Brands and businesses don’t sit out of cultural shocks: they must respond to them. In fact, they are subject to ever-increasing consumer expectations more than ever. The pandemic triggered an already ongoing technological metamorphosis. according to a McKinsey StudyOver the course of eight weeks, people embraced as many new forms of digital communication as we would expect to see in seven years. Driven by the pandemic, US hotels alone increased the installation and implementation of self-service and contactless kiosks and mobile check-in by 66%.

Where brands used to focus on human interaction and real-time, engaging responses, they must now offer platforms that can deliver personalized agency and customized human experiences. Automate simple, repeatable elements of the experience every step of the way, but also find new ways to connect with people in real time. Allow them to check in at the hotel on their phone, but maybe have someone call their room to make sure they have everything they need for a stay.

cultural alignment

In many cases, a change in organizational mindset will need to be deepened even further. Where brands add value to our lives has changed radically. Thirty years ago, people would have welcomed noise from brands—up to a point. From a suggestive and conflicting suite of print ads for United Colors of Benetton, which included faces of prisoners sentenced to death Video for tango orange man slapping people, it was shamelessly in-your-face marketing time. But this is 2022, not 1992. Time has changed.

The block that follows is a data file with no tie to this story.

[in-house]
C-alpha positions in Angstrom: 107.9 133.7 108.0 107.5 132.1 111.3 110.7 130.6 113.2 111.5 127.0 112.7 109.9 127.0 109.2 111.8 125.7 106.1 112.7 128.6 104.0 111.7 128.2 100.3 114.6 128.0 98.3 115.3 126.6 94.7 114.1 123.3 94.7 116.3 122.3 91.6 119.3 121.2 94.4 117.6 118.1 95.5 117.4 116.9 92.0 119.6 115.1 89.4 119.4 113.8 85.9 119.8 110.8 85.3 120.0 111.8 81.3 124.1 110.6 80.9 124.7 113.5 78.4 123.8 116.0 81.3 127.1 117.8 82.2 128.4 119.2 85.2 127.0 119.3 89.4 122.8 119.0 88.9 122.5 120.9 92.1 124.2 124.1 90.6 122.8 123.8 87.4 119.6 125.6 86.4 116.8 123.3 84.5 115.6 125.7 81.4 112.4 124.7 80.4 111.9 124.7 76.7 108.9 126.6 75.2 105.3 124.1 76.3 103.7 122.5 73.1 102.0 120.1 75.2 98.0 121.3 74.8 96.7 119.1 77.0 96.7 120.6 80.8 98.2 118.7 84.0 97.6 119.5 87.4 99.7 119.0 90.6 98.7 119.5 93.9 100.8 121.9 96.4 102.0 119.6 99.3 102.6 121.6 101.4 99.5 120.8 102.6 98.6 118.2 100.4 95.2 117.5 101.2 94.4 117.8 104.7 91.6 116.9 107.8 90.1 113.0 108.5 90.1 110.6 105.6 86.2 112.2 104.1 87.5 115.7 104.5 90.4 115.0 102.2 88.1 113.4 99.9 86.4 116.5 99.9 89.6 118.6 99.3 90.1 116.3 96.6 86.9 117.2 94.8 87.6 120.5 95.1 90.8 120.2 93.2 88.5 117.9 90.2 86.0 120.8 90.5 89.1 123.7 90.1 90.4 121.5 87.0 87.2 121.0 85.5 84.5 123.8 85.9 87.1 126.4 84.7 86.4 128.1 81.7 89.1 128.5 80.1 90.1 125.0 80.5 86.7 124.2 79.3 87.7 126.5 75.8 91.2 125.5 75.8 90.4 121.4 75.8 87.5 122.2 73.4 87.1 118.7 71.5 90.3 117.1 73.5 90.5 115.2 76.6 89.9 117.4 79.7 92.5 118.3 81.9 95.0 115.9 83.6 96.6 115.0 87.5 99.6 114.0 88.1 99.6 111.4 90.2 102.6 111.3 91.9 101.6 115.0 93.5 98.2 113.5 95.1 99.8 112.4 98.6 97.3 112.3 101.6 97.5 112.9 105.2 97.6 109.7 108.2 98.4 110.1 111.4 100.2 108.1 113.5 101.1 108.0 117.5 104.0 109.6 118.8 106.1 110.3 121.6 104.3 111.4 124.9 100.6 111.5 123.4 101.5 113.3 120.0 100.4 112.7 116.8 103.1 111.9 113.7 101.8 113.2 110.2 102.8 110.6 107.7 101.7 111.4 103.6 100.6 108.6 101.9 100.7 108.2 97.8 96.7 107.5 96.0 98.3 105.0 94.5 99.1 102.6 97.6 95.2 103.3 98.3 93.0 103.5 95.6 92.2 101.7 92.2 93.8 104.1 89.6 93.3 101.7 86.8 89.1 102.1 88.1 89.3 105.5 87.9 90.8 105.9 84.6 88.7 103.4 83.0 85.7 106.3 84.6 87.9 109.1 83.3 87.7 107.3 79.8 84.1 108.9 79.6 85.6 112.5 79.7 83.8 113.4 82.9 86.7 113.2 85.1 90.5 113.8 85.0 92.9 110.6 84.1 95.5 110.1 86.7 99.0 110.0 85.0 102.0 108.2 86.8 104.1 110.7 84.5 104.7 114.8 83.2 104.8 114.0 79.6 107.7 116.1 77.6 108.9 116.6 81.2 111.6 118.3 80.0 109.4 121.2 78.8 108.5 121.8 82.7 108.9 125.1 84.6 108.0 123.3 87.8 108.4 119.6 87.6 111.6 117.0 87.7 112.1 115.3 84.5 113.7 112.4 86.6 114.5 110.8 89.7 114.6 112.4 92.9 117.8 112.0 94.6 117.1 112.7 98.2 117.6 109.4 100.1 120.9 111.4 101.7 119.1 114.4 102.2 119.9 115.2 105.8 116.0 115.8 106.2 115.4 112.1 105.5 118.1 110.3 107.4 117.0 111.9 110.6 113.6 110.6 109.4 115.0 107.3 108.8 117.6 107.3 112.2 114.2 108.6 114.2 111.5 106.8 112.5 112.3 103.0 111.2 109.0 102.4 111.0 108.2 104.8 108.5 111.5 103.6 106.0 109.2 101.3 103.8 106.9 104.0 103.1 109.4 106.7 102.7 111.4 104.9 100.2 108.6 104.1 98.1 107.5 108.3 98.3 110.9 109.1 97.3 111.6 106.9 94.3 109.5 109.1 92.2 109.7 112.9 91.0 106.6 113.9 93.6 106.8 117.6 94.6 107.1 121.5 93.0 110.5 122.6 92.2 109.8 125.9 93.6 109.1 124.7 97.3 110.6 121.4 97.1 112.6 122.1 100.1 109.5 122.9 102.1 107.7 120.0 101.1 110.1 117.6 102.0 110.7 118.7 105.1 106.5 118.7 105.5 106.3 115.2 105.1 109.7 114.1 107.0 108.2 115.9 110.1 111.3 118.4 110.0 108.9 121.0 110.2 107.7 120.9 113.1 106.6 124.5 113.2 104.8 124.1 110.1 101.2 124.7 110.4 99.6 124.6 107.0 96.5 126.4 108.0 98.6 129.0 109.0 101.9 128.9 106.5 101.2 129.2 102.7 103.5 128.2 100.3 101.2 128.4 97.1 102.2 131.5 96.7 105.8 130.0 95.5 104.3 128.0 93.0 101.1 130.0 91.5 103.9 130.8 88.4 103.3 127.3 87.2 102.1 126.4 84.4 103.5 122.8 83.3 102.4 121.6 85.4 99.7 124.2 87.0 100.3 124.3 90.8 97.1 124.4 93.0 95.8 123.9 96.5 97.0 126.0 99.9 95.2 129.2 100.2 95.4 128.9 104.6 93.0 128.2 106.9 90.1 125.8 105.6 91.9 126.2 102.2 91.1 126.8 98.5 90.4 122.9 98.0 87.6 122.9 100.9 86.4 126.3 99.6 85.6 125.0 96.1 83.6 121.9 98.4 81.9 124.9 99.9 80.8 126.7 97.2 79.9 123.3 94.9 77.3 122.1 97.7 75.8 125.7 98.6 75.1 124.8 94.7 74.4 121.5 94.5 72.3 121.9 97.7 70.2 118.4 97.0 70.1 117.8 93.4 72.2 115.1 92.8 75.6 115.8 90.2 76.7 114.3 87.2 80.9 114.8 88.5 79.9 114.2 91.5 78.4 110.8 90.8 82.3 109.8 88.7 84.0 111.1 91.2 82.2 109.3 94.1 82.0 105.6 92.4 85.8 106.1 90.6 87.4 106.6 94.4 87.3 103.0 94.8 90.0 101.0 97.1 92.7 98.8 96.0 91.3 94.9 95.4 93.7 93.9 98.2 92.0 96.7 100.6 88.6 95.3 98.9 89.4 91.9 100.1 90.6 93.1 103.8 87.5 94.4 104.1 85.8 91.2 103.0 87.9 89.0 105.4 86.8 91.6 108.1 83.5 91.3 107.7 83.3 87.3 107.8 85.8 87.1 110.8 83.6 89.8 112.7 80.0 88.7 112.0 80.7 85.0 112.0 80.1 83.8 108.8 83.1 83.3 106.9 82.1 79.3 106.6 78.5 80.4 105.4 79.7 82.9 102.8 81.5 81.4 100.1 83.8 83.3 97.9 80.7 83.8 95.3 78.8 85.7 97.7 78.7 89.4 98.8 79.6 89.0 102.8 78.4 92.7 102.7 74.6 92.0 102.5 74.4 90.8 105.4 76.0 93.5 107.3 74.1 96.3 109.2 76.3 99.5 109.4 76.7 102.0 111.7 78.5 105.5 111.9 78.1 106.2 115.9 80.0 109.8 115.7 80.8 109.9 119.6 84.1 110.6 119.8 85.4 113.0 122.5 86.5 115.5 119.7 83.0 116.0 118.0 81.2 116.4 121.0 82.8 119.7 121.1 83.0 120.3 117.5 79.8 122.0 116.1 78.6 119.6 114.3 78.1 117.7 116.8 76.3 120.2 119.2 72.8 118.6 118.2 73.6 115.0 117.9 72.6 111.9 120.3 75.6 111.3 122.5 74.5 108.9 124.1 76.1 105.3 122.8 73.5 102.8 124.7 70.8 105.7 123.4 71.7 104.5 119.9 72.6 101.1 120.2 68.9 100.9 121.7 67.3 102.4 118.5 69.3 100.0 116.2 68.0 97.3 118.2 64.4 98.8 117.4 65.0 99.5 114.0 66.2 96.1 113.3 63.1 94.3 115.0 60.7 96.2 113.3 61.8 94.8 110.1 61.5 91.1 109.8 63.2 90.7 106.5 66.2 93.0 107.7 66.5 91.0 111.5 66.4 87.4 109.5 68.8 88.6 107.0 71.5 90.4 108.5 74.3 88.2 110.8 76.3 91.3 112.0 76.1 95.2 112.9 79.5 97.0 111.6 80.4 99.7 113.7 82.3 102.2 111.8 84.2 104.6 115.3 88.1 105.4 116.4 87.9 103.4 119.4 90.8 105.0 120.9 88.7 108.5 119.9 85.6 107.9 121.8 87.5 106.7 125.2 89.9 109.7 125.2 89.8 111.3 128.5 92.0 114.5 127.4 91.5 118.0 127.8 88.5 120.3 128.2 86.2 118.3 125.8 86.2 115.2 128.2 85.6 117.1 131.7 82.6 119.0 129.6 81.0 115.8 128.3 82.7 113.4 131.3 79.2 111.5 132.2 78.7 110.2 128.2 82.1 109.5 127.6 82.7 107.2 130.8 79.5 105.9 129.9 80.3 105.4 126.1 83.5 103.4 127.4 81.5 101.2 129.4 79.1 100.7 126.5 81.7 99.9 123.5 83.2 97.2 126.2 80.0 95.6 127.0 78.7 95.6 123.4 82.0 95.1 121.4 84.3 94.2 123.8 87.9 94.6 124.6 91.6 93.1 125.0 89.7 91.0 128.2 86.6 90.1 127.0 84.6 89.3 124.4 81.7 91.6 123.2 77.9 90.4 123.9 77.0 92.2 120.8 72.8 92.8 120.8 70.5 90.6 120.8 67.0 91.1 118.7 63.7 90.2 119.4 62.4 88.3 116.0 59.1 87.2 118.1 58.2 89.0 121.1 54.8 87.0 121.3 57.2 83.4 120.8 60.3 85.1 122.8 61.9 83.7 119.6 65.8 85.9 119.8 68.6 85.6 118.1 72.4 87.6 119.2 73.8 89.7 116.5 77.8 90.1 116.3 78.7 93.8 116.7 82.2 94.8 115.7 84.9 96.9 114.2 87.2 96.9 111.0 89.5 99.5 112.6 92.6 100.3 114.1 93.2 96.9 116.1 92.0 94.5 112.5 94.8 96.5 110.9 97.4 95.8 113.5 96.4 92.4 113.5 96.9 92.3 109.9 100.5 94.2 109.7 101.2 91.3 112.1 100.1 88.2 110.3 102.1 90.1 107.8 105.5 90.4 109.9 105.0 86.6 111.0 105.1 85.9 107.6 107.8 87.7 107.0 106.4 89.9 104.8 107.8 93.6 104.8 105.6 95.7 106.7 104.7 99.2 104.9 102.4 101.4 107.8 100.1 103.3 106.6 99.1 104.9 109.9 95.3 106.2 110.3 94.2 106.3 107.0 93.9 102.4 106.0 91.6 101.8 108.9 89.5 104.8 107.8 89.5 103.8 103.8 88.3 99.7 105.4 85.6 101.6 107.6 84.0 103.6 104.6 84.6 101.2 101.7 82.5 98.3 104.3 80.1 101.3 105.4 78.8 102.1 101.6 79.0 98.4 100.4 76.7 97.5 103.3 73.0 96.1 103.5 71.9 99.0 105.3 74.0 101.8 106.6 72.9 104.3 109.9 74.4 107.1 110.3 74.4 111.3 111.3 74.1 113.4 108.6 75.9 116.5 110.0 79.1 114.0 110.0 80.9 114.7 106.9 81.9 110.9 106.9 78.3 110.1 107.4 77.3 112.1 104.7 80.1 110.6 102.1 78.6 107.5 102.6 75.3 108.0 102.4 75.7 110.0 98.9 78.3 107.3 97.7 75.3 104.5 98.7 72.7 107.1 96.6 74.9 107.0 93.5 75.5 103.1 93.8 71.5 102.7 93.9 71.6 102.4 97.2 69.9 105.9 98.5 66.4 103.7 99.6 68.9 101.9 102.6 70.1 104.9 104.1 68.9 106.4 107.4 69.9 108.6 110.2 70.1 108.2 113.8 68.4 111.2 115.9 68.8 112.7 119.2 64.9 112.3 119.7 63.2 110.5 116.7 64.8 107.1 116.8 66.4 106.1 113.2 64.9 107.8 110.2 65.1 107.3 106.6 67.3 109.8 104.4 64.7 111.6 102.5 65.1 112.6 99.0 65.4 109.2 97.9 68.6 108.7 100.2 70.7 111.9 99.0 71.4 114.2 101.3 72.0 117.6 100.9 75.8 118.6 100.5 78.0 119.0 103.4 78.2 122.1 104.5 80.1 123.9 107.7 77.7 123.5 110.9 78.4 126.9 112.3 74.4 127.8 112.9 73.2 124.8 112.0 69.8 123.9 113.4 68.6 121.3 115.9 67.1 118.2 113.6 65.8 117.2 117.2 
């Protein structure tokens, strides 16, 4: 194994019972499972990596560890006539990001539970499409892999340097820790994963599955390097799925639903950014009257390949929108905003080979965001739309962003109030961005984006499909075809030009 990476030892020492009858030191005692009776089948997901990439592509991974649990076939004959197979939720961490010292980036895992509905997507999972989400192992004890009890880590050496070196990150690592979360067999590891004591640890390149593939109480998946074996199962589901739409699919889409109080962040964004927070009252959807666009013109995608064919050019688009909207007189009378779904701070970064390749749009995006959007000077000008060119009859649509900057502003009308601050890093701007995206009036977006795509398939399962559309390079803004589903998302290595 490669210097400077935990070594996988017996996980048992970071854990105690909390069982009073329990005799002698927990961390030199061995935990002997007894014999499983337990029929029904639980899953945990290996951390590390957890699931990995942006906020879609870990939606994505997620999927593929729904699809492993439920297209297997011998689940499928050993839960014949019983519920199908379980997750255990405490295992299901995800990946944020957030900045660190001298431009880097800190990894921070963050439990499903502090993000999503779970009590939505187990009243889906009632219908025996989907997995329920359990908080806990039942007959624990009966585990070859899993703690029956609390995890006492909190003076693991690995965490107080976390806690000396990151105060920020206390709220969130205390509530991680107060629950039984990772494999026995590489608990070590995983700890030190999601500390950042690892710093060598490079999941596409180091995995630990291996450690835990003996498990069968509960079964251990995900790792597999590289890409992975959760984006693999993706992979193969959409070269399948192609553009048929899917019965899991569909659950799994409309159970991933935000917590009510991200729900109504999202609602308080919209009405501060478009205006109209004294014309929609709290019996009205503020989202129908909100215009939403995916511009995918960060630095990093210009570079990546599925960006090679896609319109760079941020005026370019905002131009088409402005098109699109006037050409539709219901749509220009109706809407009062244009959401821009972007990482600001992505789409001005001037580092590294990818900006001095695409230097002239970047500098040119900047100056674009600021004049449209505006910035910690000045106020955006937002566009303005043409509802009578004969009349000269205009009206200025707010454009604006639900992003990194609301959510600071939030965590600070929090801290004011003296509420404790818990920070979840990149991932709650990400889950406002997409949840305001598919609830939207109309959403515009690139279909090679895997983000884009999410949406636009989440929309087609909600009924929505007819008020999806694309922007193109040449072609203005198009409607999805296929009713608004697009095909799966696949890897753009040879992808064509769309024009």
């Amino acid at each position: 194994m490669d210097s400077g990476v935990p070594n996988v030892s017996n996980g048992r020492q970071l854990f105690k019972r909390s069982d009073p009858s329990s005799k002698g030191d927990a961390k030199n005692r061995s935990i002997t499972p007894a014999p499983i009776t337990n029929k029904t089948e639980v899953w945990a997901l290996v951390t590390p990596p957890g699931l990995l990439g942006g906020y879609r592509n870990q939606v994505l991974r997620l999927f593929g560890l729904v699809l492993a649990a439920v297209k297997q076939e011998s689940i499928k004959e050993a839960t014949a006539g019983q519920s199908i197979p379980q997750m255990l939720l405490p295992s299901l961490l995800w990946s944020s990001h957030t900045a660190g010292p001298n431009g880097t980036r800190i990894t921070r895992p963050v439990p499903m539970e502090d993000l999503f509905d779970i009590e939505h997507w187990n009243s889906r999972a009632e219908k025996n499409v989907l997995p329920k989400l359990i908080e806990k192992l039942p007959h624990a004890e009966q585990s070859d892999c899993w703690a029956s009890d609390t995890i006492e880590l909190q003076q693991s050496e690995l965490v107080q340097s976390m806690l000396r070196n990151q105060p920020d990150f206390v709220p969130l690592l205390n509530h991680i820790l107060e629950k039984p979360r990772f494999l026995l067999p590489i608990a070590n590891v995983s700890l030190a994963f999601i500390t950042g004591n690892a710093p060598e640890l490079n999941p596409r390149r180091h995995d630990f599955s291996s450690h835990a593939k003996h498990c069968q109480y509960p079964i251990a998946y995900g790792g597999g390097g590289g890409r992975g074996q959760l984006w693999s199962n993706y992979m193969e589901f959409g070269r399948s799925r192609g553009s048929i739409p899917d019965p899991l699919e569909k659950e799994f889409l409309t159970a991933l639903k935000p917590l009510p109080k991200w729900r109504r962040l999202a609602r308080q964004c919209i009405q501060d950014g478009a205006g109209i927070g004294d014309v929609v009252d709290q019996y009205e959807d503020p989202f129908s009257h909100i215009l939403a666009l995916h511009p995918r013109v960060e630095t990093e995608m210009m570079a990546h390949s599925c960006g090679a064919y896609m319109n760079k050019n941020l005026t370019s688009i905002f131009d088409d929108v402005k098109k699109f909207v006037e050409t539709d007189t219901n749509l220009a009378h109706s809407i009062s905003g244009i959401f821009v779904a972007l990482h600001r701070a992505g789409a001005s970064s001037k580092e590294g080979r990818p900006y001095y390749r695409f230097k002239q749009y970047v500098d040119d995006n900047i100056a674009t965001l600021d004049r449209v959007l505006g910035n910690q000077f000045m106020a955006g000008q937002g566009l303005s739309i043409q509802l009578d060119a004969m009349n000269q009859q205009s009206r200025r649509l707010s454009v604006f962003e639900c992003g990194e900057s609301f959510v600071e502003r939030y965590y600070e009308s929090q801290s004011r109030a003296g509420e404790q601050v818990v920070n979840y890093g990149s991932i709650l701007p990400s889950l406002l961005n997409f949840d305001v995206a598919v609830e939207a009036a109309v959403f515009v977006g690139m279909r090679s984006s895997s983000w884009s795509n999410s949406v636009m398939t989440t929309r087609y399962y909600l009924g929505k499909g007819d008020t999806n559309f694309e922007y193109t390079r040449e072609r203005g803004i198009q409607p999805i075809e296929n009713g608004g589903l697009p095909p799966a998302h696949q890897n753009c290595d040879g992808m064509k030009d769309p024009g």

It doesn’t mean that brands can’t play a role in our lives. It’s more that they need to make sure they are relevant there. And in many cases, it’s about meaningfully aligning a brand’s ethos with the culture.

Today’s brand makers can take note from the likes of Ben & Jerry’s. Amidst the materialism of the ’80s, the brand chose to move beyond ice cream itself and labeled itself as a “social justice company that sells ice cream to be able to promote its advocacy work.” Today, the brand continues to interact meaningfully with campaigns such as “Silence is not an option” in response to the Black Lives Matter movement.

In recent years, others have joined in. Dove’s campaign for true beauty was revolutionary, using bodies of all shapes and sizes in their marketing, paving the way for a new set of inclusive female representations, from plus-size models to Lizzo, to arguably inclusive beauty. One of the most recognizable faces of Crayola’s “What If?” Positioning emphasizes the importance of imagination over product to inspire the next generation of creatives and individuals. The key to all of this is to make sure it’s done in a way that feels authentic. Especially today, consumers have become very wary and critical of greenwashing or worse, empty statements that are not backed by real action.

Advertising by advertising, brand by brand, day by day, the conservatism of occupying mindshare is giving way to allowing mental space. We’re seeing audiences become independent and less pressured to buy specific products, and are instead becoming more aware of the brand’s purpose and goals – and that’s what creates true brand loyalty in 2022 .

Brian Goodpastor is Vice President of Vision and Cultural Strategy at Global Brand Design and Experience Agency scar,